Mount Qaf

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Map of the world according to Zakariya al-Qazwini showing the Islamic view of how the universe is structured and how sky and earth are supported, while being consistent with Quranic verse 22:65. Mount Qaf is the most important of the mountains surrounding the earth, holding it in its place like pegs.

Mount Qaf, also known as Cafcuh or Kafkuh, (Persian: قاف‌کوه ‎‎ Qaafkuh or کوه قاف Kuh-e Qaaf; Arabic: جبل قاف‎‎ Jabal Qāf or Djebel Qaf) is a mythological mountain.

Iranian tradition[edit]

Historically Iranian power never extended over all of the Northern Caucasus and ancient lore shrouded these high mountains in mystery.[1] In Iranian tradition this mountain could be any of the following:

Arabic tradition[edit]

Mount Qaf in Arabic tradition is a mysterious mountain renowned as the "farthest point of the earth" owing to its location at the far side of the ocean encircling the earth.[2] Because of its remoteness, the North Pole is sometimes identified with this mountain.[3][4] It is also the only place in this world where the Roc will land.[2]

Zakariya al-Qazwini published ʿAjā'ib al-makhlūqāt wa gharā'ib al-mawjūdāt ("The Wonders of Creation", literally "Marvels of things created and miraculous aspects of things existing")[5] in the 16th century, a book that was influential in early modern Islamic society. According to Qazwini's cosmology, the sky is held by Allah so that it does not fall on Earth. The Earth is considered flat and surrounded by a series of mountains —including Mount Qaf— that hold it in its place like pegs; the Earth is supported by an ox that stands on Bahamut, a giant fish (Arabic: بهموت‎‎ Bahamūt) dwelling in a cosmic ocean; the ocean is inside a bowl that sits on top of an angel or jinn.[6]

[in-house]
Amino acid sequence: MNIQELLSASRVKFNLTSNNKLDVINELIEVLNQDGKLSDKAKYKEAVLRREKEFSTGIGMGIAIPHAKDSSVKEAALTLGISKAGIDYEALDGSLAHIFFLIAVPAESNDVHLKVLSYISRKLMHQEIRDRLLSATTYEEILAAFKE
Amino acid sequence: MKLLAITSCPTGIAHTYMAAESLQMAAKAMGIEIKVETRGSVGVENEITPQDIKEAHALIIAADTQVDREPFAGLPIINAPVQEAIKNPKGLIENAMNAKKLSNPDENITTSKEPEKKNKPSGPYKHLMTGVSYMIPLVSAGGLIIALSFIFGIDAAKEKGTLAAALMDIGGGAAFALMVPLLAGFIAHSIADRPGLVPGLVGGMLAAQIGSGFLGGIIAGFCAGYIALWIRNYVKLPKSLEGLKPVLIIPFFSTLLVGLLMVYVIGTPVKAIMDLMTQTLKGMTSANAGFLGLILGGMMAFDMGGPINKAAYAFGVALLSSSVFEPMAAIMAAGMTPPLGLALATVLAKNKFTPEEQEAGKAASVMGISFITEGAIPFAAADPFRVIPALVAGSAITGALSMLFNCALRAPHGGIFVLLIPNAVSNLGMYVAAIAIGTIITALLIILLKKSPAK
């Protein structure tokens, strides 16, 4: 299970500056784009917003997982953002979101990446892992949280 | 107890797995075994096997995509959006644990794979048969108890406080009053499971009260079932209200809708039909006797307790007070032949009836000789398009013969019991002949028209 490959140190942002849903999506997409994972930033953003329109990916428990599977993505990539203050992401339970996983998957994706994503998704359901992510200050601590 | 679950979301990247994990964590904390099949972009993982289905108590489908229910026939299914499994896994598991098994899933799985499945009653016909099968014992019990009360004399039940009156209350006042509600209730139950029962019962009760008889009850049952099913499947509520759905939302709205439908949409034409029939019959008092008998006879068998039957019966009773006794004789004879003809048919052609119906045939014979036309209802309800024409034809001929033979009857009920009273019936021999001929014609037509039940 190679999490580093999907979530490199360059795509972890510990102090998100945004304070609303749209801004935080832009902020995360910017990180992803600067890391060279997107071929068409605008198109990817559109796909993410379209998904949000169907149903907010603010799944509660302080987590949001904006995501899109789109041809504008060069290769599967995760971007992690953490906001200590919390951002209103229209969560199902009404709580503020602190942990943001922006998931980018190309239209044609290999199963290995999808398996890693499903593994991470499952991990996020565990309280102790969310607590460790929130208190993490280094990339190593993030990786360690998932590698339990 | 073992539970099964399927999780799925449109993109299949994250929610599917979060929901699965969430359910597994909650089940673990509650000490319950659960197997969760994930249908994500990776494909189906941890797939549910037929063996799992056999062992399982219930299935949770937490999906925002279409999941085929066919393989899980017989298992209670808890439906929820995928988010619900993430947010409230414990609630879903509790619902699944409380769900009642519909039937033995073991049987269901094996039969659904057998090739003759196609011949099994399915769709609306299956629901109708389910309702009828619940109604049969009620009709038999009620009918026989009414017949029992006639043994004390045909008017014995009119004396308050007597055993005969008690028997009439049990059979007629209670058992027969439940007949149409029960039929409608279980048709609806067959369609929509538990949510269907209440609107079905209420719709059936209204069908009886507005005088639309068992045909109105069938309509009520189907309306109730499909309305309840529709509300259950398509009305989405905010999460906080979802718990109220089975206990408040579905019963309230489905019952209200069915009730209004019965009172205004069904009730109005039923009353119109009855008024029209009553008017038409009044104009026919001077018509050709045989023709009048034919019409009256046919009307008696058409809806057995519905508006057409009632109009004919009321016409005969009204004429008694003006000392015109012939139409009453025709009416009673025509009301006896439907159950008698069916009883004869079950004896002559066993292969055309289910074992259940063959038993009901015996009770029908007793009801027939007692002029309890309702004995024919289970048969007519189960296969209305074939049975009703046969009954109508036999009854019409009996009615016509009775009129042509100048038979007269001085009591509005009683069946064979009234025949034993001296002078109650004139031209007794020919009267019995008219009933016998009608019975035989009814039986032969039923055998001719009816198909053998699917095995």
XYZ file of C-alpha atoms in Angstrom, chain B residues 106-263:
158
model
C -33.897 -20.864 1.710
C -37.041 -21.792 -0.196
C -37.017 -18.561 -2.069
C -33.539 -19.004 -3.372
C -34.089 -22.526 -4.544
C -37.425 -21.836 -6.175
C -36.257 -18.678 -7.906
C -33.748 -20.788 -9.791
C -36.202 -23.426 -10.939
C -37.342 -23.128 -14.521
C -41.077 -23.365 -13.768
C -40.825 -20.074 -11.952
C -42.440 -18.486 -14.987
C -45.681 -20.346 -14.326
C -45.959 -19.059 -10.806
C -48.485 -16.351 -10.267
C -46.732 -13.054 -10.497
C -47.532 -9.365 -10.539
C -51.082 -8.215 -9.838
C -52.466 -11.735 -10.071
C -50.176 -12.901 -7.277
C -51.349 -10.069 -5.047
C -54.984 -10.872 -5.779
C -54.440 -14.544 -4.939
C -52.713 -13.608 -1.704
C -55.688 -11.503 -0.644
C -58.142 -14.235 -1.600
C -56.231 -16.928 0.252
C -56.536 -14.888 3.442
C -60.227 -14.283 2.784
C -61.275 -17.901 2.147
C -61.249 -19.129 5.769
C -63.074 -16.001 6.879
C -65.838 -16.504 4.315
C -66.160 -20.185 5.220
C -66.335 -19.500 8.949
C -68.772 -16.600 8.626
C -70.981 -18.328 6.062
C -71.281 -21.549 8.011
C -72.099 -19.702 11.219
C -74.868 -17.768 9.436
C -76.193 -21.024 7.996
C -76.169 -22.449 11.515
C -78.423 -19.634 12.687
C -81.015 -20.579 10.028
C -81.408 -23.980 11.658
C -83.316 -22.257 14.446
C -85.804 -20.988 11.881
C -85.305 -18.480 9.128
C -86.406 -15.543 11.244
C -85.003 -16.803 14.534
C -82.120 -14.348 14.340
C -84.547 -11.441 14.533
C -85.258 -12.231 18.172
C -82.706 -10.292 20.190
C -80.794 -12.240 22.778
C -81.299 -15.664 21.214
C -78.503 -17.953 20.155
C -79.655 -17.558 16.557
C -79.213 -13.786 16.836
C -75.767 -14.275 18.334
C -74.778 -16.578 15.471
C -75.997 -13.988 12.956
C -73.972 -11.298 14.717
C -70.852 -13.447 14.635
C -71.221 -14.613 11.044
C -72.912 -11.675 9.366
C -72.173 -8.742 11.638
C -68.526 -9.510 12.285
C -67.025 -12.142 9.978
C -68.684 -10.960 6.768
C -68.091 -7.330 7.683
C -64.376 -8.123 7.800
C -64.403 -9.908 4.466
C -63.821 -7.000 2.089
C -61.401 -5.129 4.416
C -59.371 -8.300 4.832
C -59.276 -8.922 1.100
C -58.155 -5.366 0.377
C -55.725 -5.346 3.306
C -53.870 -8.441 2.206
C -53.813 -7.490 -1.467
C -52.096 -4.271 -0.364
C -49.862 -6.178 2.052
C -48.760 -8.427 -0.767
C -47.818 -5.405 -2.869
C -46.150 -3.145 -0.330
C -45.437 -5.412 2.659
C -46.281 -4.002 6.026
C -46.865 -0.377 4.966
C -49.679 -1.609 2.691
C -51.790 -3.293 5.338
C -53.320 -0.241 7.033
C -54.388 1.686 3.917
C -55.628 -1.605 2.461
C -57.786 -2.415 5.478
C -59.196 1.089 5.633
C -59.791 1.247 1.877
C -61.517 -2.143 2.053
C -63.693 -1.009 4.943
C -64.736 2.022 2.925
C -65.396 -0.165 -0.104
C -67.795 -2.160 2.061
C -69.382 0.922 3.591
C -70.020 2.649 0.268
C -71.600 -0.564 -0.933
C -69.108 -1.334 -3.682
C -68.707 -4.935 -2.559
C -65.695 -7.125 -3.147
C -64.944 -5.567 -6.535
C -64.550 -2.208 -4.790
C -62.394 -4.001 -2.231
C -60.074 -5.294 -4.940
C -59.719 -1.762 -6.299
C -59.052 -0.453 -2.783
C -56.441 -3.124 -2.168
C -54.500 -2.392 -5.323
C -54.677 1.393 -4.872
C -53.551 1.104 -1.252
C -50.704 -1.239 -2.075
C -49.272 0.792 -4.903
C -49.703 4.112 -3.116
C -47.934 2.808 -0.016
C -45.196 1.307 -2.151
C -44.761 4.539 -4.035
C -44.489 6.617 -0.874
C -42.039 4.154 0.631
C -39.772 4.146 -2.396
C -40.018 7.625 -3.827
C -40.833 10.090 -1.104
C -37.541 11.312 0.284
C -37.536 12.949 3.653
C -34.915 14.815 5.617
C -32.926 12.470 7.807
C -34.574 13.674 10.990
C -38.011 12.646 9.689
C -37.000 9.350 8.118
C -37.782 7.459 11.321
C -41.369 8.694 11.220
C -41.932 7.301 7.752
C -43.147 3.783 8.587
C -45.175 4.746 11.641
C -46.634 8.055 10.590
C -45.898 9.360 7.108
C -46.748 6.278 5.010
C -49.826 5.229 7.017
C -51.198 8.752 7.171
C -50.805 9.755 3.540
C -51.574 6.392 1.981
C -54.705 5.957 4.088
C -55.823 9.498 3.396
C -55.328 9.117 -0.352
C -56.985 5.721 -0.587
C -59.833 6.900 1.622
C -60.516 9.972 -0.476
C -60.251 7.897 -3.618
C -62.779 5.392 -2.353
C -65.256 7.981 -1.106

According to certain authors, the Jabal Qaf of Muslim cosmology is a version of Rupes Nigra, a mountain whose ascent —such as Dante's climbing of the Mountain of Purgatory, represents the pilgrim's progress through spiritual states.[7] In some traditions —such as in a fabricated hadith quoted by Al-Tabari— Mount Qaf is a mountain range that surrounds the farthest edges of the Earth, instead of a single mountain.[8]

In literature[edit]

Mount Qaf is associated with Qaf surah in certain interpretations of the Quran (Tafsir) because of ayah 7 referring to mountains.[9]

This mythical mountain is mentioned in two novels by Salman Rushdie: Grimus and Shame.[10] Mount Qaf (original Turkish title Kafdağı) is also the title of a novel by Turkish author Müge İplikçi.

See also[edit]

Further reading[edit]

  • Daniel G. Prior: Travels of Mount Qāf: From Legend to 42° 0' N 79° 51' E. in: Oriente Moderno, Nuova serie, Anno 89, Nr. 2. (Studies on Islamic Legends) 2009, pp. 425–444

References[edit]

  1. ^ كوه قاف در اسطوره و عرفان ايراني
  2. ^ a b Mount Qaf - Mythology Dictionary
  3. ^ Ibrahim Muhawi & Sharif Kanaana. Speak, Bird, Speak Again: Palestinian Arab Folktales. Berkeley University of California Press
  4. ^ Irgam Yigfagna; al-Jabal al-Lamma
  5. ^ The Wonders of Creation - World Digital Library
  6. ^ Zakariya al-Qazwini. ʿAjā'ib al-makhlūqāt wa gharā'ib al-mawjūdāt (The Wonders of Creation). Original published in 1553 AD
  7. ^ Irgam Yigfagna; al-Jabal al-Lamma, p. 44
  8. ^ Q659: Where is mount 'Qaf' - Tafseer Raheemi
  9. ^ Brannon M. Wheeler, Moses in the Qur'an and Islamic Exegesis. p. 99
  10. ^ Mittapalli Rajeshwar, Joel Kuortti (eds.) Salman Rushdie: New Critical Insights, p. 25